Research Article  |   December 2013
Using Statistical Process Control Charts to Study Stuttering Frequency Variability During a Single Day
 
Author Affiliations & Notes
  • Hamid Karimi
    Australian Stuttering Research Centre, The University of Sydney, New South Wales, Australia
  • Sue O’Brian
    Australian Stuttering Research Centre, The University of Sydney, New South Wales, Australia
  • Mark Onslow
    Australian Stuttering Research Centre, The University of Sydney, New South Wales, Australia
  • Mark Jones
    The University of Queensland, Brisbane, Australia
  • Ross Menzies
    Australian Stuttering Research Centre, The University of Sydney, New South Wales, Australia
  • Ann Packman
    Australian Stuttering Research Centre, The University of Sydney, New South Wales, Australia
  • Disclosure:The authors have declared that no competing interests existed at the time of publication.
    Disclosure:The authors have declared that no competing interests existed at the time of publication.×
  • Correspondence to Mark Onslow: mark.onslow@sydney.edu.au
  • Editor: Jody Kreiman
    Editor: Jody Kreiman×
  • Associate Editor: Hans-Georg Bosshardt
    Associate Editor: Hans-Georg Bosshardt×
  • © American Speech-Language-Hearing Association
Article Information
Speech, Voice & Prosodic Disorders / Fluency Disorders / Research Article
Research Article   |   December 2013
Using Statistical Process Control Charts to Study Stuttering Frequency Variability During a Single Day
Journal of Speech, Language, and Hearing Research, December 2013, Vol. 56, 1789-1799. doi:10.1044/1092-4388(2013/12-0328)
History: Received October 19, 2012 , Revised February 5, 2013 , Accepted April 11, 2013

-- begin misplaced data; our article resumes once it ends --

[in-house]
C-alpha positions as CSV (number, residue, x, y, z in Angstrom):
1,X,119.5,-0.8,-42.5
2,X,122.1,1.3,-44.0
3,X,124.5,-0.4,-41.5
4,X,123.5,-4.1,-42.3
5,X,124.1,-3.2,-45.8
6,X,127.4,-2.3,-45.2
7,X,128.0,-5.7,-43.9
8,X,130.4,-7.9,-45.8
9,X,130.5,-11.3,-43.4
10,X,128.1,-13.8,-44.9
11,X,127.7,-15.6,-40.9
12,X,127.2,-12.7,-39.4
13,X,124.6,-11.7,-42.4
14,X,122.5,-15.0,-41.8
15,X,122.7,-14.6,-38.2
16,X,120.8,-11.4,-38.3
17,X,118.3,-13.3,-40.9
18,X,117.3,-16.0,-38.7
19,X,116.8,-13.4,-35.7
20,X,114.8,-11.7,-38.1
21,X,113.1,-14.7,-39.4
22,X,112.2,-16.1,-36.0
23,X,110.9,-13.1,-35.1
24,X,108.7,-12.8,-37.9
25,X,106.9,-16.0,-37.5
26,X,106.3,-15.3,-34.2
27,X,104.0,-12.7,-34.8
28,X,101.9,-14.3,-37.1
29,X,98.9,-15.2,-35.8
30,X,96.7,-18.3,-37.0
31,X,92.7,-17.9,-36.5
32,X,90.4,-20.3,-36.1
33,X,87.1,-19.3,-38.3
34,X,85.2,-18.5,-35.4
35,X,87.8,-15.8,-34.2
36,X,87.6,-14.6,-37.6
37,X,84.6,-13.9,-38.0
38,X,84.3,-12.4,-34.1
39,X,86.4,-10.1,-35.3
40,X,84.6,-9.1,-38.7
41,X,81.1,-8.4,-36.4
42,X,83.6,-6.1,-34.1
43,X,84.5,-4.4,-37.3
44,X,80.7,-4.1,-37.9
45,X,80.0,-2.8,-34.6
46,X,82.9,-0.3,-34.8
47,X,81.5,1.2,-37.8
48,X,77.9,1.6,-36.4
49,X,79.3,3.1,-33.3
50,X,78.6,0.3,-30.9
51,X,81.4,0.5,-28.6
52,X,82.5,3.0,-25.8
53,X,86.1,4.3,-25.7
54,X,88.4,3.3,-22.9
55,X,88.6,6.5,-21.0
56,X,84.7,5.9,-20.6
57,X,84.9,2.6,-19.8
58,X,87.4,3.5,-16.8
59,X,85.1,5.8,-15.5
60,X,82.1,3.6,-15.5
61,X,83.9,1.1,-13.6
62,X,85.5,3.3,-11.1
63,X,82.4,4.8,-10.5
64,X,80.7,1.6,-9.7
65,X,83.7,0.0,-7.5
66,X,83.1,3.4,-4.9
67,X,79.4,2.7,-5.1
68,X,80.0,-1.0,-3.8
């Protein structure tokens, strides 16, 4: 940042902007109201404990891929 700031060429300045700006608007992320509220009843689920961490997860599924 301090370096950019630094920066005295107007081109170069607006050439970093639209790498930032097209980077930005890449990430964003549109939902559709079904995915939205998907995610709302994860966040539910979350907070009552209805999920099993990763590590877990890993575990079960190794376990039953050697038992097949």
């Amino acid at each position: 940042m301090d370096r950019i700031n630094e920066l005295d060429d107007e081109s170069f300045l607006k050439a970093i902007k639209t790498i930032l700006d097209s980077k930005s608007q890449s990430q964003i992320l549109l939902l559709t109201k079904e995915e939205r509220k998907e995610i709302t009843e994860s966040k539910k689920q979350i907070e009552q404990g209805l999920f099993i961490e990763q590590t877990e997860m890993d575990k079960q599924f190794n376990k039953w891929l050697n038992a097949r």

Journal of Speech, Language, and Hearing Research, December 2013, Vol. 56, 1789-1799. doi:10.1044/1092-4388(2013/12-0328)
History: Received October 19, 2012; Revised February 5, 2013; Accepted April 11, 2013

Purpose: Stuttering varies between and within speaking situations. In this study, the authors used statistical process control charts with 10 case studies to investigate variability of stuttering frequency.

Method: Participants were 10 adults who stutter. The authors counted the percentage of syllables stuttered (%SS) for segments of their speech during different speaking activities over a 12-hr day. Results for each participant were plotted on control charts.

Results: All participants showed marked variation around mean stuttering frequency. However, there was no pattern of that variation consistent across the 10 participants. According to control charts, the %SS scores of half the participants were indicative of unpredictable, out-of-control systems, and the %SS scores of the other half of the participants were not. Self-rated stuttering severity and communication satisfaction correlated significantly and intuitively with the number of times participants exceeded their upper control chart limits.

Conclusions: Control charts are a useful method to study how %SS scores might be applied to the study of stuttering variability during research and clinical practice. However, the method presents some practical problems, and the authors discuss how those problems can be solved. Solving those problems would enable researchers and clinicians to better plan, conduct, and evaluate stuttering treatments.

Acknowledgment
This research was supported by National Health and Medical Research Council of Australia Program Grant 633007.
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